Monday, August 23, 2010

Curtain Going Up!

In that moment just before the curtain rises on an SCR Players production, do the young actors have a word for how they feel? After the opening weekend of the sold-out run of Cinderella, three cast members shot back their quick responses.

Zach Yeates (Lionel, the Prince’s sidekick): “Positive.”
Kailyn Dunkleman (Cinderella): “Exhilarated.”
Jamie Ostmann (Mouse, one of Cinderella’s sidekicks): “Connected.”

If those answers evoke confidence, blame SCR Conservatory Director Hisa Takakuwa, who staged Cinderella with Music Director Erin McNally. In class and onstage, one of their goals is for the students to understand their endless possibilities.

To prove that they do—in more than one word—Lionel, Mouse and Cinderella talked about the Players experience.

Kailyn Dunkleman and Akshay
Sharma in Cinderella.
When the stage manager calls “places,” Hisa and Erin gather the cast for a quiet moment intended to clear minds and stay focused. How does this exercise help you prepare?

Kailyn: It gets rid of pre-show jitters. I believe it also unifies the cast and reminds us of our goals as actors and how we want to impact the audience.
Zach: It helps with any anxiety I may have before the show. Tech week tends to cause me a lot of stress which, in a way, causes my pre-show anxiety. So the exercise kills two birds with one stone!
Jamie: It helps me to escape distractions and concerns outside of the play and to find my focus.

Do you get “butterflies” before your first appearance?

Kailyn: A little bit, but more from anxiousness than nervousness. There was no need to get nervous before the show because I had been working very hard and was excited to share Cinderella’s story with the audience.
Zach: I only get butterflies right before the first performance of a show.
Jamie: No. As long as I have everyone else in the cast around me, I feel calm and loved and ready to work.

Whitney Brooks and Zach Yeates
What have you learned in class that helps your performance?

Kailyn: I’ve learned that there are multiple ways to interpret a character. It’s important to explore these different interpretations because you can find a more interesting way to present a character. Cinderella is not just a sweet and innocent ingĂ©nue; she is constantly dreaming and searching for a brighter future. She is very optimistic. My character stays true to herself despite her hardships, and she finds happiness in the simplest of things.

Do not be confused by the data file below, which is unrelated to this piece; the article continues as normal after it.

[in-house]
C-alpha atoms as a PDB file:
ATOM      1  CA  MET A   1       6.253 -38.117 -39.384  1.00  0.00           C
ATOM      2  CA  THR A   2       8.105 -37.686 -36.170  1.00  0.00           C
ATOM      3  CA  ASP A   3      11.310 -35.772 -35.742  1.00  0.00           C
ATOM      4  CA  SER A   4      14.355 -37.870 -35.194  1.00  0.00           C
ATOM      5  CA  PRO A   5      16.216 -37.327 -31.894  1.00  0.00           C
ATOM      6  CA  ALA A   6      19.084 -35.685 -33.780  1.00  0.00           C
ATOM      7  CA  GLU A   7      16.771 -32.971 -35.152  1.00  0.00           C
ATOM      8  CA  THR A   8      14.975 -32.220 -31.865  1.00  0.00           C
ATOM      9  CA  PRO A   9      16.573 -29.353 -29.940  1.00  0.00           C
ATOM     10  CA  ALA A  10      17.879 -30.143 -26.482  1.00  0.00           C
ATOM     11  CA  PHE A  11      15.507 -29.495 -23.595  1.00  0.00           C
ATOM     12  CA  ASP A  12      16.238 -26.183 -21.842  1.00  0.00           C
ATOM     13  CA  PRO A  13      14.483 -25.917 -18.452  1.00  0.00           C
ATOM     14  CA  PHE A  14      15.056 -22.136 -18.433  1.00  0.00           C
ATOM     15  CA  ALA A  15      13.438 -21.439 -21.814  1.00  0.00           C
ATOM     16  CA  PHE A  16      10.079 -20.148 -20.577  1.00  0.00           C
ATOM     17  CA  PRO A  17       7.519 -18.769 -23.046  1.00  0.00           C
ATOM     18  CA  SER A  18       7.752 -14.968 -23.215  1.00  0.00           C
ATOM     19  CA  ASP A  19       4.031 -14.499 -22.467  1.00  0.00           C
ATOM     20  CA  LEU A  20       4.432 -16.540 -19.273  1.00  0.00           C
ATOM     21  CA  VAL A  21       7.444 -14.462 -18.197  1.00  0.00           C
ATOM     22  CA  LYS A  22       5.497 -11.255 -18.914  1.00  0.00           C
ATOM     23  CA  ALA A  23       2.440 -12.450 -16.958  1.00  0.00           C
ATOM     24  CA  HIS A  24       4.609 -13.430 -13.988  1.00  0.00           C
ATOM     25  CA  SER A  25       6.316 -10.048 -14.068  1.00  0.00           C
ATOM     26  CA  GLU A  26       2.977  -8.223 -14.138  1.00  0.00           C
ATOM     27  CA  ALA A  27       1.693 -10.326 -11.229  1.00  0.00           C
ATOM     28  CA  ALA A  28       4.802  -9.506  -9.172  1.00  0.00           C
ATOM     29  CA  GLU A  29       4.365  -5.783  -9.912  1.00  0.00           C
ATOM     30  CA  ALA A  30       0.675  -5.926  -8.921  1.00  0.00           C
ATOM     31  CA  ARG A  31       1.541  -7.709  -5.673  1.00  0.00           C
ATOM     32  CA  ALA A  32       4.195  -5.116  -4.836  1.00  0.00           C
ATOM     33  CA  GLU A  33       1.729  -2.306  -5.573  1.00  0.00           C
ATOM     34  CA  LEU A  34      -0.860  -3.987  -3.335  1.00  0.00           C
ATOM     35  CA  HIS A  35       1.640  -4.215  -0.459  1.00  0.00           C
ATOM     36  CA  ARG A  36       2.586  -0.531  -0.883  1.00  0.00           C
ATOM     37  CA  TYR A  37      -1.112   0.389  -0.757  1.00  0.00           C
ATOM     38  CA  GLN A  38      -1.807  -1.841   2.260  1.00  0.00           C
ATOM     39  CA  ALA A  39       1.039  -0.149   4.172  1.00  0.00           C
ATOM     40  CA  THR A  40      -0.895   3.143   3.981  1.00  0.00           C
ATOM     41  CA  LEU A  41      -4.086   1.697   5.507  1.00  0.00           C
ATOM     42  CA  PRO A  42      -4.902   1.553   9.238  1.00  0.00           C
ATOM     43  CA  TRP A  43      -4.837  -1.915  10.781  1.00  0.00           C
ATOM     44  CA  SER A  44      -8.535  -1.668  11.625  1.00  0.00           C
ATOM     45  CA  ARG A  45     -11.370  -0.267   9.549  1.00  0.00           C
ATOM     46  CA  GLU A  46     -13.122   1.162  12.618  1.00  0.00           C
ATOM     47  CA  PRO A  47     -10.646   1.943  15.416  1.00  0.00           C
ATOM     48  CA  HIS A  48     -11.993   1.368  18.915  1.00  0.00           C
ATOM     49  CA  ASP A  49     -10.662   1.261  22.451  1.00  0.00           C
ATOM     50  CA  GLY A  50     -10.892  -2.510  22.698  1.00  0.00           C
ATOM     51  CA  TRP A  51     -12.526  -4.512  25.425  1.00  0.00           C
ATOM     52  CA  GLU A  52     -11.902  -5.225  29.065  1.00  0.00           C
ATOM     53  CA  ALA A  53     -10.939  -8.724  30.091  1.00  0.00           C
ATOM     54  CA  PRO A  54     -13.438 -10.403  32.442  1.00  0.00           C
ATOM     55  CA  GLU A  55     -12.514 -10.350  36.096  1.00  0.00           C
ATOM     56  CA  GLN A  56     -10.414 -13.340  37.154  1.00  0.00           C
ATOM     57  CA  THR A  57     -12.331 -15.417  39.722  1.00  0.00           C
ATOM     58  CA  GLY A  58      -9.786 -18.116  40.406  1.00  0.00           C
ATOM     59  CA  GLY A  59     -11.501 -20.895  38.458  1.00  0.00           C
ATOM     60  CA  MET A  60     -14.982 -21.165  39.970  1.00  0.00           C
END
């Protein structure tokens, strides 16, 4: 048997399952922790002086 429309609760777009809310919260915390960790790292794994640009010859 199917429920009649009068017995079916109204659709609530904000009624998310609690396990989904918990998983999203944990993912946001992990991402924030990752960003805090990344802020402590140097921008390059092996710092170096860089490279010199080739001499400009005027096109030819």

Zach: You have to trust yourself, and you must be willing to take risks. Part of developing our characters and building relationships with cast members comes from taking risks.
Jamie: I have learned that acting is not about pretending; it’s about becoming a character. I've learned that I perform better if I have an objective, or goal, for my character that I can focus on. I’ve also learned that I have to communicate—watch, listen, pay attention—with my fellow ensemble members in order to transport the audience to our world.

Kailyn and Zach: How is the classwork and production work distinctive from your other theater experiences?

Jamie Ostmann, Rachel Charny
and Kailyn
Kailyn: At South Coast Repertory my teachers and directors focus much more on the process. Whether I’m preparing a piece for class or rehearsing for a performance, they take the time to help me explore, develop and understand my characters. As a result, I believe I am growing as a performer. This is what I love the most about being a part of SCR.
Zach: The overall production quality was much higher than I’m used to. We made use of the professional fly system (something I have never had the opportunity of working with), and we had the help of professional lighting and set designers. I'm used to helping build the set pieces, and because I have no woodworking skills whatsoever, I was pleased to discover that the sets were to be made by professionals!

Jamie: How is working on the Argyros Stage for the first time different from being in the Nicholas?

Jamie: The big difference is the audience. It's much bigger, and there are a lot more eyes on you. I think I feel more comfortable in the Nicholas because it's cozier and more homey, and the Argyros is more formal.

Do you feel performing in Cinderella (and the classwork leading up to the show) has helped you as actors—and as people?

Kailyn: As an actor, it has reminded me to always be aware of my character’s background and motives. Sometimes when you’re in a show, you get so worried about the blocking and the lines that you forget what drives your character. Performing in Cinderella has helped me as a person because it finalized my future goals of becoming a performer; to be honest, I am happiest when I am onstage, and I cannot imagine doing anything else for the rest of my life.
Zach: Cinderella was by far the most “professional” production I’ve had the opportunity to take part in. I feel that the show gave me at least an idea of what a professional production could be like. We learned some very important lessons working on Cinderella that easily transfer to the real world. What we all came to discover is that there is always going to be hope, there will always be people to help you deal with life, and most importantly, we learned to always believe in ourselves.
Jamie: I have been inspired by the song “There Is Music in You” the whole cast sings at the end of the show. To me this song means that I can be confident, I can do anything I want to do and there’s nothing I won’t try. I'm sure that will help me both as an actor and a person.

Photos by Henry DiRocco/SCR.

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